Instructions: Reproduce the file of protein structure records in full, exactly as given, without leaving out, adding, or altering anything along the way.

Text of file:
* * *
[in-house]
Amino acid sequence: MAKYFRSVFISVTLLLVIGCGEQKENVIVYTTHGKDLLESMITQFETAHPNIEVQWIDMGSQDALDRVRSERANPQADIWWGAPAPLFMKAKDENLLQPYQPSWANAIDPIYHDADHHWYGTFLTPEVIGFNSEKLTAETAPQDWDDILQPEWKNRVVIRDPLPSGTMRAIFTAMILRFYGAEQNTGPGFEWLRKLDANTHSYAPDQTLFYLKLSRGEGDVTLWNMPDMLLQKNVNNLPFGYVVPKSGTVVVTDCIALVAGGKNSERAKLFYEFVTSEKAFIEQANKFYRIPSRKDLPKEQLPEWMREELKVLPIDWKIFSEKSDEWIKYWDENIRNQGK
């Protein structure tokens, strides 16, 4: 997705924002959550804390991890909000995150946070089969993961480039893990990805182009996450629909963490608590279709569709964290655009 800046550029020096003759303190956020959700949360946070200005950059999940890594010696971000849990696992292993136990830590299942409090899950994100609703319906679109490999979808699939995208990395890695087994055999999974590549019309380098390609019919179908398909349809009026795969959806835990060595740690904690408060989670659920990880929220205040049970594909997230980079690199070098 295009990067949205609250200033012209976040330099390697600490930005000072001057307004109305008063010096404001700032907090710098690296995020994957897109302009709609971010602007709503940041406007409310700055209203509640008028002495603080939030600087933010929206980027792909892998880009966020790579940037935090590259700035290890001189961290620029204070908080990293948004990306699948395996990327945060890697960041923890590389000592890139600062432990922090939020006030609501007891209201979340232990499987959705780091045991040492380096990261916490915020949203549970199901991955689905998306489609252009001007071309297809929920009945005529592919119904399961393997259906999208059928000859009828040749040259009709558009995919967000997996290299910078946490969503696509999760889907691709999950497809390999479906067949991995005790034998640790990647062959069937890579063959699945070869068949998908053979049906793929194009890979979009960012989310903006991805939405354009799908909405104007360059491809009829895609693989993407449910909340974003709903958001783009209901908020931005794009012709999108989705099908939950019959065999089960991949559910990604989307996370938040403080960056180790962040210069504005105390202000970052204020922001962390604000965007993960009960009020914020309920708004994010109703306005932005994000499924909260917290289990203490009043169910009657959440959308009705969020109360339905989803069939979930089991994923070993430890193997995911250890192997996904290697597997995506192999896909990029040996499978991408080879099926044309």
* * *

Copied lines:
[in-house]
Amino acid sequence: MAKYFRSVFISVTLLLVIGCGEQKENVIVYTTHGKDLLESMITQFETAHPNIEVQWIDMGSQDALDRVRSERANPQADIWWGAPAPLFMKAKDENLLQPYQPSWANAIDPIYHDADHHWYGTFLTPEVIGFNSEKLTAETAPQDWDDILQPEWKNRVVIRDPLPSGTMRAIFTAMILRFYGAEQNTGPGFEWLRKLDANTHSYAPDQTLFYLKLSRGEGDVTLWNMPDMLLQKNVNNLPFGYVVPKSGTVVVTDCIALVAGGKNSERAKLFYEFVTSEKAFIEQANKFYRIPSRKDLPKEQLPEWMREELKVLPIDWKIFSEKSDEWIKYWDENIRNQGK
């Protein structure tokens, strides 16, 4: 997705924002959550804390991890909000995150946070089969993961480039893990990805182009996450629909963490608590279709569709964290655009 800046550029020096003759303190956020959700949360946070200005950059999940890594010696971000849990696992292993136990830590299942409090899950994100609703319906679109490999979808699939995208990395890695087994055999999974590549019309380098390609019919179908398909349809009026795969959806835990060595740690904690408060989670659920990880929220205040049970594909997230980079690199070098 295009990067949205609250200033012209976040330099390697600490930005000072001057307004109305008063010096404001700032907090710098690296995020994957897109302009709609971010602007709503940041406007409310700055209203509640008028002495603080939030600087933010929206980027792909892998880009966020790579940037935090590259700035290890001189961290620029204070908080990293948004990306699948395996990327945060890697960041923890590389000592890139600062432990922090939020006030609501007891209201979340232990499987959705780091045991040492380096990261916490915020949203549970199901991955689905998306489609252009001007071309297809929920009945005529592919119904399961393997259906999208059928000859009828040749040259009709558009995919967000997996290299910078946490969503696509999760889907691709999950497809390999479906067949991995005790034998640790990647062959069937890579063959699945070869068949998908053979049906793929194009890979979009960012989310903006991805939405354009799908909405104007360059491809009829895609693989993407449910909340974003709903958001783009209901908020931005794009012709999108989705099908939950019959065999089960991949559910990604989307996370938040403080960056180790962040210069504005105390202000970052204020922001962390604000965007993960009960009020914020309920708004994010109703306005932005994000499924909260917290289990203490009043169910009657959440959308009705969020109360339905989803069939979930089991994923070993430890193997995911250890192997996904290697597997995506192999896909990029040996499978991408080879099926044309």